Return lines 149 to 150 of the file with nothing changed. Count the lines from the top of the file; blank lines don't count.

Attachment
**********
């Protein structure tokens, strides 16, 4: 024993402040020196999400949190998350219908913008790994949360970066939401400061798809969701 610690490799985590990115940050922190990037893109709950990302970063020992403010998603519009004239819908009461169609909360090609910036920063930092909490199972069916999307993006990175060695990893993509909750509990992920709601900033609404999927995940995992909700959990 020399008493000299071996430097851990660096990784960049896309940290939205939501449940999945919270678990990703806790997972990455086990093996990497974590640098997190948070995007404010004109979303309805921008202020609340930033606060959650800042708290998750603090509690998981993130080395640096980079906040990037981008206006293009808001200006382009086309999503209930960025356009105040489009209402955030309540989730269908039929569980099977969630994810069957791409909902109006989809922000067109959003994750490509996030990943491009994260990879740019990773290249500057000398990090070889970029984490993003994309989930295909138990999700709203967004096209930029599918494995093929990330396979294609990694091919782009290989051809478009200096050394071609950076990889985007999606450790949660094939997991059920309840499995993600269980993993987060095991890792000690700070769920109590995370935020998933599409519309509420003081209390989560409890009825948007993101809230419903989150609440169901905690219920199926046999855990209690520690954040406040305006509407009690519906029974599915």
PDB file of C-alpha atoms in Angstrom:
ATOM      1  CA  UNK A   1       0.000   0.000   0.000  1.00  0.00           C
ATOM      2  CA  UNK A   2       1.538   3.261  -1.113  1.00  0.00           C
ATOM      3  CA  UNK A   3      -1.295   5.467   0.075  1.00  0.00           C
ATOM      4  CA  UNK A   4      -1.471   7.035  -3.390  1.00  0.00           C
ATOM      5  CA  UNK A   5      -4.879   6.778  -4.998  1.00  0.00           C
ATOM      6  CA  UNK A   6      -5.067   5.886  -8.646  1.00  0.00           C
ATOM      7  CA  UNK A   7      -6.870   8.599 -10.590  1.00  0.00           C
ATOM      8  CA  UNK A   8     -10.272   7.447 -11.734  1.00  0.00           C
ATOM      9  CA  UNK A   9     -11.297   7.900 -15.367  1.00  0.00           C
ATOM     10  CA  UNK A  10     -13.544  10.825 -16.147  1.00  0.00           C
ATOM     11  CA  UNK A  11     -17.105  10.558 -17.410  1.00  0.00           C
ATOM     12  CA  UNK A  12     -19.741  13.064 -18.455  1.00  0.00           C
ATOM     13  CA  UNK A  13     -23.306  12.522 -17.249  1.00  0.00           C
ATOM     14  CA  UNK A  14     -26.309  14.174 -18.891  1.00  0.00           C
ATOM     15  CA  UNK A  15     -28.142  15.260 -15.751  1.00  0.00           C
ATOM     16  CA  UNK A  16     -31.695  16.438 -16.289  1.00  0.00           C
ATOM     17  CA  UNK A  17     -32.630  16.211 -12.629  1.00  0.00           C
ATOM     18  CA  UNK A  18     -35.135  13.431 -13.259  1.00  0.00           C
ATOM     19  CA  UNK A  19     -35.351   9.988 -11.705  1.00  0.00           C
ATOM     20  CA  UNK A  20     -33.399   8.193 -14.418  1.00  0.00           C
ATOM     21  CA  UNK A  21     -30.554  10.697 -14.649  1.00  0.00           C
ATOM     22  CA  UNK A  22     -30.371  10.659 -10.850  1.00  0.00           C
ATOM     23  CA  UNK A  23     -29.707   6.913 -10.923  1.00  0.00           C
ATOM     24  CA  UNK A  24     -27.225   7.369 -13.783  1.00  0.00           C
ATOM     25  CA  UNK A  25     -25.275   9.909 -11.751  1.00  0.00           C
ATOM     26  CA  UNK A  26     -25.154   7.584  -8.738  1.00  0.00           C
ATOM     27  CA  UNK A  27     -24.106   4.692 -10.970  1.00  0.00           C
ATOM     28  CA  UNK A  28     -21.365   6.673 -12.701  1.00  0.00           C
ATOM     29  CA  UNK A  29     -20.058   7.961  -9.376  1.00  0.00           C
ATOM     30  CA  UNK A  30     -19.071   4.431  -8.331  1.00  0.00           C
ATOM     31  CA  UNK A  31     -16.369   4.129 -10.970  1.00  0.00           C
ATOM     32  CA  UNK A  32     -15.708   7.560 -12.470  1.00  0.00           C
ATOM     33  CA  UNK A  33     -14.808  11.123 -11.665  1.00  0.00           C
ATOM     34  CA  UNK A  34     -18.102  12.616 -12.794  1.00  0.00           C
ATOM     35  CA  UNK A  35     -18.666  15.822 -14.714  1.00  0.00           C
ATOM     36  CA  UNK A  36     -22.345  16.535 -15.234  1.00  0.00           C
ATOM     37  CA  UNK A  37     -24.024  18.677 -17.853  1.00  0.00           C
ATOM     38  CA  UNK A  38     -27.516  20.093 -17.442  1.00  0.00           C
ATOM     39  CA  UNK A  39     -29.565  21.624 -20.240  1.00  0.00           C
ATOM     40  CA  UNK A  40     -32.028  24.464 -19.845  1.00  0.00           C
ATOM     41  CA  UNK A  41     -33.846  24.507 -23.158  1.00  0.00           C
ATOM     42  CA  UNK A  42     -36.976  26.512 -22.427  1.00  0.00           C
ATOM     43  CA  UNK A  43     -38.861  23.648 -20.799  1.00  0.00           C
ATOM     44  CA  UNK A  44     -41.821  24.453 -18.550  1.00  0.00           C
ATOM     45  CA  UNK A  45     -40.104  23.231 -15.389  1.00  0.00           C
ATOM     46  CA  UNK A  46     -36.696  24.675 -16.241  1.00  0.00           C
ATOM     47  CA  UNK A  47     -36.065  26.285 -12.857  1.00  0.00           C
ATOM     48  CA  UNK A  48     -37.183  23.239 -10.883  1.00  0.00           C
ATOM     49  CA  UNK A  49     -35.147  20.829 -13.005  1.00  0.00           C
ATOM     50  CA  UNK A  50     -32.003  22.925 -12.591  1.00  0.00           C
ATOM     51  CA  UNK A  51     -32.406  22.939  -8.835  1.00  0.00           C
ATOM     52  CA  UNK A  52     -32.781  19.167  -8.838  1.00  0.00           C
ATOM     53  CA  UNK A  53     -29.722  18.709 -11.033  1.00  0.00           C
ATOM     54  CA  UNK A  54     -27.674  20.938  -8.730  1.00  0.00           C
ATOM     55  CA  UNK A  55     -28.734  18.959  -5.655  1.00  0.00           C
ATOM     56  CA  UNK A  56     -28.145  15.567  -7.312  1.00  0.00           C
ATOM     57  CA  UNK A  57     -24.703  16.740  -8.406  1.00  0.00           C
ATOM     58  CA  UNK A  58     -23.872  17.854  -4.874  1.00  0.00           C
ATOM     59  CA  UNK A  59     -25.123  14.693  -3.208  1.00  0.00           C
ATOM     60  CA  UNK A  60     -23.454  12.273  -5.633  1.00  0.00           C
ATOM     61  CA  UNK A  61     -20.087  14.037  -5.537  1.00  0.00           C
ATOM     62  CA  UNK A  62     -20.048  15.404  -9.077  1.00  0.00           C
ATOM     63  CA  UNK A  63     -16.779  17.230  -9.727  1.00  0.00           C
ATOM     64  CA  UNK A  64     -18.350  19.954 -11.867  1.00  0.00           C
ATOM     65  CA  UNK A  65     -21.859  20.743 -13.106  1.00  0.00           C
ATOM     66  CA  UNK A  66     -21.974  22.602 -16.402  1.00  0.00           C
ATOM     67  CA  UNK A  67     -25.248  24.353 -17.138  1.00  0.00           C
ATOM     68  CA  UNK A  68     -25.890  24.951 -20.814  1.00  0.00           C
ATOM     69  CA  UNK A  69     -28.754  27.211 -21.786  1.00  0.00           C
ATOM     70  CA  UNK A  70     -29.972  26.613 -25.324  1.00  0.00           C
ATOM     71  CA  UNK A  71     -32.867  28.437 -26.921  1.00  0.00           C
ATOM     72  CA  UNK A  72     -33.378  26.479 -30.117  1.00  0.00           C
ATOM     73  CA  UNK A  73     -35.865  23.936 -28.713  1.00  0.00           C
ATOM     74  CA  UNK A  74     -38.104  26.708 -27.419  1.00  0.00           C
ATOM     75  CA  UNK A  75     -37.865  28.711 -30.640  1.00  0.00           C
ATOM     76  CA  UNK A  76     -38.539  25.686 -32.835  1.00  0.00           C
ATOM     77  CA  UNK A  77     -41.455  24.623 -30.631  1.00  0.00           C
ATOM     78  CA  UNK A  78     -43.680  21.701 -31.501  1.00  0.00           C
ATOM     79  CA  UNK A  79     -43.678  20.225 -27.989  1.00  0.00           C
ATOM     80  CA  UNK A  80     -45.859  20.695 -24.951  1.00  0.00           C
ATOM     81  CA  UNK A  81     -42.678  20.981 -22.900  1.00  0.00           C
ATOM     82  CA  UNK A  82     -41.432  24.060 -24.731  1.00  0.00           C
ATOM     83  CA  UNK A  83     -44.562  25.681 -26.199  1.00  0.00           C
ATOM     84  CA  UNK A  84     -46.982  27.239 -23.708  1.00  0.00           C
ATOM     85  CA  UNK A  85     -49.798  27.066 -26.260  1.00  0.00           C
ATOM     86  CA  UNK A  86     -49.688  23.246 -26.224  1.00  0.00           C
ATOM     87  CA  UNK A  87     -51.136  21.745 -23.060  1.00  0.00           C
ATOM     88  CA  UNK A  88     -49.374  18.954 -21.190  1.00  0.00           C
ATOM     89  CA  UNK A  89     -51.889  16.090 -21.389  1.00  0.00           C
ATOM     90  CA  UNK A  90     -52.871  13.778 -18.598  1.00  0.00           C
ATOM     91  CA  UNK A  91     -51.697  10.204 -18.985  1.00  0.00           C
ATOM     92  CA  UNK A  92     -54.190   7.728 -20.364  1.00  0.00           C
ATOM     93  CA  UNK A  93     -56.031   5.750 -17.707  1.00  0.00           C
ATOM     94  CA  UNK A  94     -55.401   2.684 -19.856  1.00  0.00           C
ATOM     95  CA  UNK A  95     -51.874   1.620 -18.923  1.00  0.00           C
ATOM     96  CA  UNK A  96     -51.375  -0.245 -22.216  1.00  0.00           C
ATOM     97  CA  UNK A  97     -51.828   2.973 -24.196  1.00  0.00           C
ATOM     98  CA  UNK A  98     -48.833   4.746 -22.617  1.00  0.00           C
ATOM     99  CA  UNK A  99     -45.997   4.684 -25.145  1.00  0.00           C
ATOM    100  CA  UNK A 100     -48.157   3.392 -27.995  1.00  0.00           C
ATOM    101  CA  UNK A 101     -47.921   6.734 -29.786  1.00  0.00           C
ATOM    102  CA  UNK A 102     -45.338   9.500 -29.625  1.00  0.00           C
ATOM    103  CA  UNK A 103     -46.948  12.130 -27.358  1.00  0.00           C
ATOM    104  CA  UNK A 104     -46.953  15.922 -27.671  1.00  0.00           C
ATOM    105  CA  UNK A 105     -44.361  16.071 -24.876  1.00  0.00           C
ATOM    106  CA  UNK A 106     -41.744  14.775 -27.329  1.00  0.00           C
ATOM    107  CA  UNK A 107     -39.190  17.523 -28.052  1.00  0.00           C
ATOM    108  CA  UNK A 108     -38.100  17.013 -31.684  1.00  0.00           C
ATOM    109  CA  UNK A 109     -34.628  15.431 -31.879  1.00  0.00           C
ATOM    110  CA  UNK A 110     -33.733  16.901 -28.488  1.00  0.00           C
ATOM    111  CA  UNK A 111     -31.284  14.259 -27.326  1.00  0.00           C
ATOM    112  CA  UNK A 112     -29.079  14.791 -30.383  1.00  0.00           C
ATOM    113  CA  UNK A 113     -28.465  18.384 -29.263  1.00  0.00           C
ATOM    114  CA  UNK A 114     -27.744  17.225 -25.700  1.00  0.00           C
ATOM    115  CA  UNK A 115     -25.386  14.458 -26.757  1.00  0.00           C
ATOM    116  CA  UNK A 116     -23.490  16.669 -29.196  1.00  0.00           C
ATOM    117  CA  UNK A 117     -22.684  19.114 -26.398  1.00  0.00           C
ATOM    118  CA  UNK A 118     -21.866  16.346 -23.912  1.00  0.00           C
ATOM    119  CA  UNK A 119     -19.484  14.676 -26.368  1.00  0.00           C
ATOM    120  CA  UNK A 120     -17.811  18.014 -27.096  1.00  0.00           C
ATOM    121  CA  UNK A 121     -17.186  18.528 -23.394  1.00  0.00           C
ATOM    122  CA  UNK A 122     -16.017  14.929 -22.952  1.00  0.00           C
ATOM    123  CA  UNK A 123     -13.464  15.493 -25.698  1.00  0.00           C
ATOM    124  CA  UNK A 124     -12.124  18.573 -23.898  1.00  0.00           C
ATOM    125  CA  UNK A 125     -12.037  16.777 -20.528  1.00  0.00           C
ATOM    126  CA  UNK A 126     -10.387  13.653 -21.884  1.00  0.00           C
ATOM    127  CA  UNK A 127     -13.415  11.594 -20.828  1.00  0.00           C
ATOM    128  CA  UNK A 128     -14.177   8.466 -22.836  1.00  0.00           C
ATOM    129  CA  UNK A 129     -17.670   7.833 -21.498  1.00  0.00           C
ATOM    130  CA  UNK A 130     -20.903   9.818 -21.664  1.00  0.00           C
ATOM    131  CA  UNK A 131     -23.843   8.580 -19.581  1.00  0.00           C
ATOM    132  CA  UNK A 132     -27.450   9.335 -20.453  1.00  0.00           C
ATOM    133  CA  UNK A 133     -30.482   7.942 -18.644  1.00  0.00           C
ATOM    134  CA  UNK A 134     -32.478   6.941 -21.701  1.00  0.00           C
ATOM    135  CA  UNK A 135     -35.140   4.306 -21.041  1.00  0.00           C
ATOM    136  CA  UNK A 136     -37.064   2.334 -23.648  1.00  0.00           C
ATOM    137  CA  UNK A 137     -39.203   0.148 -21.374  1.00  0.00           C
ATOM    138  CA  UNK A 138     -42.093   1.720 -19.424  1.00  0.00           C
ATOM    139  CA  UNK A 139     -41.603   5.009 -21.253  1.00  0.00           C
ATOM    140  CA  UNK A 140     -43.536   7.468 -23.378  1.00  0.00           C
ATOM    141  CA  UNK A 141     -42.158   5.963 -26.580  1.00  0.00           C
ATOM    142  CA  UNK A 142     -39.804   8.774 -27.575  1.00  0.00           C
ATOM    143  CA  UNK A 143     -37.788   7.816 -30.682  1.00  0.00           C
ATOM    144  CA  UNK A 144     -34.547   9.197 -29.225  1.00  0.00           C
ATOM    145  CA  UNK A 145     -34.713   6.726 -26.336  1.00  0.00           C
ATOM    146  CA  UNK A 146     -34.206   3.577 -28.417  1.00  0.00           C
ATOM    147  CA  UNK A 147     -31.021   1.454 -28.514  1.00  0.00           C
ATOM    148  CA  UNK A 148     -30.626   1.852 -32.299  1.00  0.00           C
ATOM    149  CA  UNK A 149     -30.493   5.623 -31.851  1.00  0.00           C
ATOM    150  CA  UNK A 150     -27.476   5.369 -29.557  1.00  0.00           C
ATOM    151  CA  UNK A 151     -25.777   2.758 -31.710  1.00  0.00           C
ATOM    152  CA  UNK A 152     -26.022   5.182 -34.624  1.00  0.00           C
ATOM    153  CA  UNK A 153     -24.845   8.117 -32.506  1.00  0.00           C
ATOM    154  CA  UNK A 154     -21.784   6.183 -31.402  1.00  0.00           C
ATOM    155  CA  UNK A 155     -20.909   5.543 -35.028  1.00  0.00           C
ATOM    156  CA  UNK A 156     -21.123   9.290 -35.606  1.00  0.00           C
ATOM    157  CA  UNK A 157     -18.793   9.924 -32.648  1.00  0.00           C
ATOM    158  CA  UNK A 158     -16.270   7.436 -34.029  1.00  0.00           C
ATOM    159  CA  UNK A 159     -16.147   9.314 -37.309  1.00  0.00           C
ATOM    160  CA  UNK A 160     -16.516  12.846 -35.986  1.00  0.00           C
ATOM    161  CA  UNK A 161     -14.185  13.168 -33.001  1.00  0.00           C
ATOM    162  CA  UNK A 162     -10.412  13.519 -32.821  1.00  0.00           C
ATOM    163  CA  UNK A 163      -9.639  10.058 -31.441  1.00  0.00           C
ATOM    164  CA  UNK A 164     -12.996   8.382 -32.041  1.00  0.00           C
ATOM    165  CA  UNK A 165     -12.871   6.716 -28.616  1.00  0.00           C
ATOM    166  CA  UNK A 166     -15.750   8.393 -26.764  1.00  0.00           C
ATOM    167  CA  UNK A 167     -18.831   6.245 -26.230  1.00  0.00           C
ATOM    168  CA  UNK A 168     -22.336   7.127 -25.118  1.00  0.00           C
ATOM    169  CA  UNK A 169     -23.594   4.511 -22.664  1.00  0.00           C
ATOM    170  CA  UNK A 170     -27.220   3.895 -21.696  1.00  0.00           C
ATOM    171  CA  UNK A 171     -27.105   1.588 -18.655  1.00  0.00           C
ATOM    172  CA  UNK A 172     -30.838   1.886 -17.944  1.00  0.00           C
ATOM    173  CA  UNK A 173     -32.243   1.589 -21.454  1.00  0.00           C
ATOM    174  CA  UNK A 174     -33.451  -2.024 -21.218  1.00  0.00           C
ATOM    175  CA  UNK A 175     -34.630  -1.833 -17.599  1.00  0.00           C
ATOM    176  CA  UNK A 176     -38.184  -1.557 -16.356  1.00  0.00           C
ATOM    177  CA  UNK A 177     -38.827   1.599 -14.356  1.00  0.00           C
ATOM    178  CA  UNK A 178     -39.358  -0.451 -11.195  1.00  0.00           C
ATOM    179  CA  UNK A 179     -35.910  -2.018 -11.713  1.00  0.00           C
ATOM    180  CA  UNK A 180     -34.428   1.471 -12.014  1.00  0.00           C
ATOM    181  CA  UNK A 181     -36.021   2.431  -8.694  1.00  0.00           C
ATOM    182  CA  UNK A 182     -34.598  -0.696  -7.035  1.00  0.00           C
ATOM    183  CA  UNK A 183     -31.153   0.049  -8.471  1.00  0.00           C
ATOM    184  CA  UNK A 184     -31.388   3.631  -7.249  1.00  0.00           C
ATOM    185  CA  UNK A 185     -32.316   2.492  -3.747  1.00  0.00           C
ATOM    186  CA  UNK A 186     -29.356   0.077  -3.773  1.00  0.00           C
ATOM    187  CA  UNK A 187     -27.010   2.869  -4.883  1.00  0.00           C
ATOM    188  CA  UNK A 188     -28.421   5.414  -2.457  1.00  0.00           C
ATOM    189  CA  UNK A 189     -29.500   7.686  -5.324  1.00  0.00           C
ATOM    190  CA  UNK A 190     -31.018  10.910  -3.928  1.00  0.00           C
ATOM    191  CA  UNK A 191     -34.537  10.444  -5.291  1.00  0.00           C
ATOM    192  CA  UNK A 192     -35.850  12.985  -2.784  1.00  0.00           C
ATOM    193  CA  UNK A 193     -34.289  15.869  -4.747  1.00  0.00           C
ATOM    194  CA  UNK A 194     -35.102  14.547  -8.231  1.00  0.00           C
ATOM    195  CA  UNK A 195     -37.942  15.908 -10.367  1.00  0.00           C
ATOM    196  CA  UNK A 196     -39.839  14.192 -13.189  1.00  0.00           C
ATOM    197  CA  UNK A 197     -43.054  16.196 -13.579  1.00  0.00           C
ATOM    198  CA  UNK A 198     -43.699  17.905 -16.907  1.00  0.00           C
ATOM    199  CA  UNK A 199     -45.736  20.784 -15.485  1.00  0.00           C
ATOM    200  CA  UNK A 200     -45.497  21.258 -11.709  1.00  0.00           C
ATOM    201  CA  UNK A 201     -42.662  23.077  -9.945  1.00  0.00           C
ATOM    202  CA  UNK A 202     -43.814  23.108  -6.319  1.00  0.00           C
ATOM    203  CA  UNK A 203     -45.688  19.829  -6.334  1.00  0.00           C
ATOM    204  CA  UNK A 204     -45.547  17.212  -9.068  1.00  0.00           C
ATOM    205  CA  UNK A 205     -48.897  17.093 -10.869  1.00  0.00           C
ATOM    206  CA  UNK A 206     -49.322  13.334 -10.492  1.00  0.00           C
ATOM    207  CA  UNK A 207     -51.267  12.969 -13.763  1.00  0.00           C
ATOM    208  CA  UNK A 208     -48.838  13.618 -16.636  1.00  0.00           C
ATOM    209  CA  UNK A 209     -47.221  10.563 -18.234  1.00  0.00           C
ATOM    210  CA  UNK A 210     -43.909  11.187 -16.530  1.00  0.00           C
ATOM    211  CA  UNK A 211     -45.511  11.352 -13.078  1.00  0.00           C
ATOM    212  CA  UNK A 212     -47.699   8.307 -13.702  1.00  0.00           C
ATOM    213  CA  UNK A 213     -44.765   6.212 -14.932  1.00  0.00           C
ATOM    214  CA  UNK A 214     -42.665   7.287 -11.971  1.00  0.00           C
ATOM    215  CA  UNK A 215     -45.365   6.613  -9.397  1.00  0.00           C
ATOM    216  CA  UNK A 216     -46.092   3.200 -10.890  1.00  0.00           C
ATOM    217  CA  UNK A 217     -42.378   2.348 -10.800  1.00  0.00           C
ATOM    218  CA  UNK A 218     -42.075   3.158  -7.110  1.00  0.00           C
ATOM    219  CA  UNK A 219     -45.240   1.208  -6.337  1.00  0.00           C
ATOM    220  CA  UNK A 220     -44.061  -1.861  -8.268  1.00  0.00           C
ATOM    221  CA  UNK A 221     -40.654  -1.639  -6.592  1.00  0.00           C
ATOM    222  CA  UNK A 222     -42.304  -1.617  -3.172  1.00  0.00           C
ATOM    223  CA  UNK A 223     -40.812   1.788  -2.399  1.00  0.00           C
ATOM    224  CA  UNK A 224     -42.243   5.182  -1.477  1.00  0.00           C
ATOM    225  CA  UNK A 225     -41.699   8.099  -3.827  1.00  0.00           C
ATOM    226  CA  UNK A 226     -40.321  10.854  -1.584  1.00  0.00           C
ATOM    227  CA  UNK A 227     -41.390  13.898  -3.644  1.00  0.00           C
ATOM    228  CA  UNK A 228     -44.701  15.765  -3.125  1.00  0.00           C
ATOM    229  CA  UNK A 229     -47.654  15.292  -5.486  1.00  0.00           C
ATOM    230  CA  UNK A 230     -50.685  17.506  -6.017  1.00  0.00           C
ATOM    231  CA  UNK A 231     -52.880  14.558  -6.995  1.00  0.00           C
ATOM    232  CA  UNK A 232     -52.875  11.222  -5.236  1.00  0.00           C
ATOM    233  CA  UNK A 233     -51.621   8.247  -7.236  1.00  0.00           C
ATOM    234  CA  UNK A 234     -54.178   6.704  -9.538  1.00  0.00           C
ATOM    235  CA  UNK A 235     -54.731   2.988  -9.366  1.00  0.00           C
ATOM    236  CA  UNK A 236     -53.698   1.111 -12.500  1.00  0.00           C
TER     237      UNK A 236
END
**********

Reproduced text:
ATOM    147  CA  UNK A 147     -31.021   1.454 -28.514  1.00  0.00           C
ATOM    148  CA  UNK A 148     -30.626   1.852 -32.299  1.00  0.00           C